Sunday, February 22, 2015

Update on Multi-Faceted Community Centre

Over the last couple of weeks, Council approved some key recommendations of the Architectural Design Advisory Committee for the potential multi-faceted community centre.

You will recall that during 2013-14 Council worked together with LeisurePlan International and the community to develop a market analysis, business case study, and facilities review regarding arena and community centre desires.

Based on a resident survey, detailed analysis and a comparison to industry standards, Council:
• Confirmed demand for single-pad arena now, and potential for demand for twin-pad after 2023-24;
• Confirmed sustaining demand for fitness centre and activities, walking / running indoor track, multi-purpose space, and gymnasium sports / uses;
• Confirmed that the operating costs for this type of new multi-faceted community center could be covered within the net costs for the existing arena – which were $92,486 in 2013;
• Confirmed the dire condition of the existing arena and determined that a potential new community centre should be part of other imminent East Fonthill developments – Medical Centre, Retirement Home, Wellspring Cancer Support Centre, and new retail;

Council acknowledged that the construction costs for a new multi-faceted community centre will be a challenge. So, to try to make those costs affordable for municipal tax-payers, Council recognized the need for financial support from the Federal and Provincial governments and from local potential donors.

But, to achieve this, the Town needs more detailed, shovel-ready plans with tight cost estimates.

So, Council appointed a community design committee last August – with representatives from recreation user groups, youth, seniors, artists, service clubs and the community-at-large – to ensure we have the right plans for our community.

Over the last six months, the dedicated members of this Architectural Design Advisory Committee worked diligently to recommend an architect, to help develop schematic plans, and to make recommendations to Council in February.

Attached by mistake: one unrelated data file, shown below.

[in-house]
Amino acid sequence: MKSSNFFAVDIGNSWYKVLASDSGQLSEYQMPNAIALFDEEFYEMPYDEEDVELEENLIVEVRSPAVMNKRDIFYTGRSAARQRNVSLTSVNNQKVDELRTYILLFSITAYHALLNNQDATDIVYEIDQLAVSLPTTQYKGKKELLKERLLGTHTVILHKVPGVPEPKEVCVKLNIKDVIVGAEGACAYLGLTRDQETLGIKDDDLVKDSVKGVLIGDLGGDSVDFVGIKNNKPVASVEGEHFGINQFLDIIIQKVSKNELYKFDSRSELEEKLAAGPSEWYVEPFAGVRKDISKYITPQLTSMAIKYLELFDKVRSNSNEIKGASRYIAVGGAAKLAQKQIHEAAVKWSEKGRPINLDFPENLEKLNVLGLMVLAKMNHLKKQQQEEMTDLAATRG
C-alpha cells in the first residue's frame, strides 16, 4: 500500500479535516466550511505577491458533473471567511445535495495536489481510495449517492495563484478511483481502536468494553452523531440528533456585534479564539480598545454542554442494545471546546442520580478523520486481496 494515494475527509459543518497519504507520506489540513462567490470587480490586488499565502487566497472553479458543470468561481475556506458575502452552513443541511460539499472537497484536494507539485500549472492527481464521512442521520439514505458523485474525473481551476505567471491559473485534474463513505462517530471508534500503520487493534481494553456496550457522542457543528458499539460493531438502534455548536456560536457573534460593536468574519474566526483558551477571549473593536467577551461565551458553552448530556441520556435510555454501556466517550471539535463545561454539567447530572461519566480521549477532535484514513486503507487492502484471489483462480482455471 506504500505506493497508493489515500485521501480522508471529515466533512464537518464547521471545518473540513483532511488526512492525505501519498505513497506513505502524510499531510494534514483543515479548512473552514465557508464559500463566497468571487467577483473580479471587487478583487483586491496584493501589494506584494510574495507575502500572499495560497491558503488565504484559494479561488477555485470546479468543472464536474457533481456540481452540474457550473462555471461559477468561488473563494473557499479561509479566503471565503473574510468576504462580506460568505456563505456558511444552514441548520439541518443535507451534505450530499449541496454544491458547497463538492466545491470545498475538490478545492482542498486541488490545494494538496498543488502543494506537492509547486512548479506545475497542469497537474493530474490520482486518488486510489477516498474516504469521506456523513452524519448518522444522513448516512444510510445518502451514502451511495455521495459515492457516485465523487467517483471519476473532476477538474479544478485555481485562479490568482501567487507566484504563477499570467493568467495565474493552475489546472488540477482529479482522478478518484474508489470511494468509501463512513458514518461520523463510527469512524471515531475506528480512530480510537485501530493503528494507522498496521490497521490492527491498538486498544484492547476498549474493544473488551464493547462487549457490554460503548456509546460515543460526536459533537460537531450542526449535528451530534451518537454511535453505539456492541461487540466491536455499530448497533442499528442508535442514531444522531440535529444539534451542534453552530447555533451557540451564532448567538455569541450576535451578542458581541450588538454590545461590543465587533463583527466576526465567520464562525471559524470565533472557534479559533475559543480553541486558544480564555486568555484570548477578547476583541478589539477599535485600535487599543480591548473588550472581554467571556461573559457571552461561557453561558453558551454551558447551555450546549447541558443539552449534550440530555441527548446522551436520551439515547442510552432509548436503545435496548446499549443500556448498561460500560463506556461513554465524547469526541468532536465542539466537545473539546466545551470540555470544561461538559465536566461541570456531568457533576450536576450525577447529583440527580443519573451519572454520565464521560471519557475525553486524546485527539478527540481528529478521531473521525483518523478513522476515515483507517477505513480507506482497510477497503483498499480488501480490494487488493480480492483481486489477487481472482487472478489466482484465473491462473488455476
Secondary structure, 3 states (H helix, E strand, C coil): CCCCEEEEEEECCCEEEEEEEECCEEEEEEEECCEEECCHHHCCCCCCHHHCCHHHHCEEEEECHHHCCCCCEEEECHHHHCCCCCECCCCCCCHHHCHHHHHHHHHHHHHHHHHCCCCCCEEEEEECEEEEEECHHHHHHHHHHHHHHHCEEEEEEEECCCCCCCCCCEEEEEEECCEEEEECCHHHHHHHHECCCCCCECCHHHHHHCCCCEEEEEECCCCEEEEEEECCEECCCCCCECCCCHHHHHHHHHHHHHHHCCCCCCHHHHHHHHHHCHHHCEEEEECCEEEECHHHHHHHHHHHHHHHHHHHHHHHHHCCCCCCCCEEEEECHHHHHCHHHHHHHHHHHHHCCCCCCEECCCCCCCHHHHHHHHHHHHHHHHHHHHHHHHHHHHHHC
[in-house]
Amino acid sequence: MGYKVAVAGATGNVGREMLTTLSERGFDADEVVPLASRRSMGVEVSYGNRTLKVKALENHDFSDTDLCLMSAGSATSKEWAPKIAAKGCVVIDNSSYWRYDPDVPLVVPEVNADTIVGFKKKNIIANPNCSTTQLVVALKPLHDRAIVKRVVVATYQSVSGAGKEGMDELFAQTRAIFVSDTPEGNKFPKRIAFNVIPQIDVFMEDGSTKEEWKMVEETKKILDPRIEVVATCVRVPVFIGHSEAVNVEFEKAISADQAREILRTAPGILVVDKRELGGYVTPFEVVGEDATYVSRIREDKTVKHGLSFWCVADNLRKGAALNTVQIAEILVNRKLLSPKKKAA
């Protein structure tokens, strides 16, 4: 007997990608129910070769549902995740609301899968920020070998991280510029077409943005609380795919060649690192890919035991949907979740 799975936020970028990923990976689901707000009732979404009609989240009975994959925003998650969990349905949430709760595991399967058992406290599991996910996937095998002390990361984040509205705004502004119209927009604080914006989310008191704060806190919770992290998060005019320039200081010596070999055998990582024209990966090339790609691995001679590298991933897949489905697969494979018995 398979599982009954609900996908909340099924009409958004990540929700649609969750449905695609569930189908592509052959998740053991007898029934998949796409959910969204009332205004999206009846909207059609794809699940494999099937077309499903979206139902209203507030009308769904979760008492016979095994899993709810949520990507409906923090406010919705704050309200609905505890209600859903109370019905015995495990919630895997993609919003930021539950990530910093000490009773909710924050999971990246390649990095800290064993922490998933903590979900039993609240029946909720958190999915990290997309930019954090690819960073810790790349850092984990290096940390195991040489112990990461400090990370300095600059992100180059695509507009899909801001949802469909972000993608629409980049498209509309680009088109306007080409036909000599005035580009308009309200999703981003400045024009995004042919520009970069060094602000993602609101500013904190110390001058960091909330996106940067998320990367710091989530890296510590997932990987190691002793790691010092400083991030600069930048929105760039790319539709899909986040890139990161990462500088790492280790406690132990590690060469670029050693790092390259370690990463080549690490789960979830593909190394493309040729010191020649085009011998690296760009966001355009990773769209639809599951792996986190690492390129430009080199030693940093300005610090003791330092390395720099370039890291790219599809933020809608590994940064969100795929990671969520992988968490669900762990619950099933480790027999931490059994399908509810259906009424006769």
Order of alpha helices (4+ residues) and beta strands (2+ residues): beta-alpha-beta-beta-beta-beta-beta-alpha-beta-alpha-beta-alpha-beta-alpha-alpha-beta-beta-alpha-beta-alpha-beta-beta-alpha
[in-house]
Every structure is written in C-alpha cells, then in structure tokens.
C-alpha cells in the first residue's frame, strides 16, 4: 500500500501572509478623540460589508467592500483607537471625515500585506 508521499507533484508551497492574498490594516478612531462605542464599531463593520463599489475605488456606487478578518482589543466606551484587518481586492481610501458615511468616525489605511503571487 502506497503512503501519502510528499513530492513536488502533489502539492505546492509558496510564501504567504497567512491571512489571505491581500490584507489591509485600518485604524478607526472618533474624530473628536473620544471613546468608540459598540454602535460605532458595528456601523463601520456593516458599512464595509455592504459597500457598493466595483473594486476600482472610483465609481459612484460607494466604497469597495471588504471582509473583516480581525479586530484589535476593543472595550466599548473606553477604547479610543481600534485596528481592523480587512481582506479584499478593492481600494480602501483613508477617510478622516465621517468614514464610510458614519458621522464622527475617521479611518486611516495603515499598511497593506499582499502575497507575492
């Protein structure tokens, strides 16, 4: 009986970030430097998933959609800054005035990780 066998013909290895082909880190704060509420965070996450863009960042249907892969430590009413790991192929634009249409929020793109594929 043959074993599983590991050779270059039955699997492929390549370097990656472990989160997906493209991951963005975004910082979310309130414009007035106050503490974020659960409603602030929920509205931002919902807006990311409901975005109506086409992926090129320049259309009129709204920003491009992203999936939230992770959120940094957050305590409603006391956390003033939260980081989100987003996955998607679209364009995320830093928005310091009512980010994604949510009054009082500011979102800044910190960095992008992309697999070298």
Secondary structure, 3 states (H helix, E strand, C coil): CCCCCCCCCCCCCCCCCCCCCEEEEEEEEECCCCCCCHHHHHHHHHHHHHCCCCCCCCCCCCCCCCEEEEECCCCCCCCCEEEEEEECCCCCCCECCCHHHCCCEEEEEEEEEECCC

Working together with the Committee, Council approved some improvements to the initial plan:
• Including a large, sectional multi-purpose room (~6,000 ft2), plus one multi-purpose space (~1,200 ft2);
• Clarifying that the running/walking track should be located above the perimeter of the double gymnasium and near the fitness area;
• Including an atrium / shared public space (~9,600 ft2) that would help link each of the centre’s main elements;
• Including 1,200 to 1,500 spectator seats in the first arena to support ice uses (including Junior B hockey) and other, non-ice related uses.

Based on these decisions, the Architect will now begin developing more detailed designs. Then, after they provide additional advice, the Committee discussed holding a public open house to get feedback from the broader community.

This is an exciting project for Pelham; I will continue to keep you informed about progress on the potential multi-purpose community centre.

Sunday, February 1, 2015

Thinking of & Thanking Pelham Fire Fighters

Hearing a siren of any type in our Town makes us think immediately of the person needing help. It is a family member or friend whose vehicle has flipped over? Are they headed for our neighbour down the street who has heart problems?

And, then, since they are usually first to the scene of an emergency, Council and I think about the safety of our dedicated Pelham Fire Fighters.

As you may know, when someone calls 911 with a medical call, fire call, or general emergency, Regional dispatch pages Pelham volunteer firefighters. The dedicated men and women drop whatever they are doing with the families or at work and immediately head to the fire hall. (As you can imagine, this can be especially stressful for and demanding on their families.)

Once they get to the Fire Hall, they jump into their bunker gear, run to the appropriate fire / rescue vehicle, and drive to the emergency. While it’s difficult to drive one of the large fire vehicles normally, it’s even more of a challenge to drive one in an emergency!

How do our fire fighters know what to do? How do they prepare?

They train every week – week in and week out. They practice with the equipment – from pulling out the hoses and spraying down a target, to stabilizing and cutting open old vehicles to practice using the “jaws of life.” They practice putting on their breathing apparatuses and searching for victims in a smoke-filled room. Other times they check and fix equipment or learn the latest techniques in a classroom setting; then they try it hands on. Other times, they stage mock disasters – like a tanker truck hitting a school bus – and involve all three stations and the Police Service and Niagara EMS. And, while I am not doing it justice here, they practice, and practice, and practice for every types of emergency.

Many members of our Fire Service also attend the Ontario Fire College for specific courses based on the Ontario Fire Service Standards; this includes officer training and instruction. It’s great that our volunteer fire fighters take advantage of the programs and courses so that they can continue to be among the best-trained and most professional members of the Ontario fire service.

Many Pelham fire fighters have served the community for 5, 10, 15, 20, 25, 30 and even 35 years! That’s absolutely amazing dedication and service!

On your behalf, I express my deep appreciation for the dedication, commitment, sacrifice, and hard work of each of the more than 85 part-time, professional firefighters in Pelham!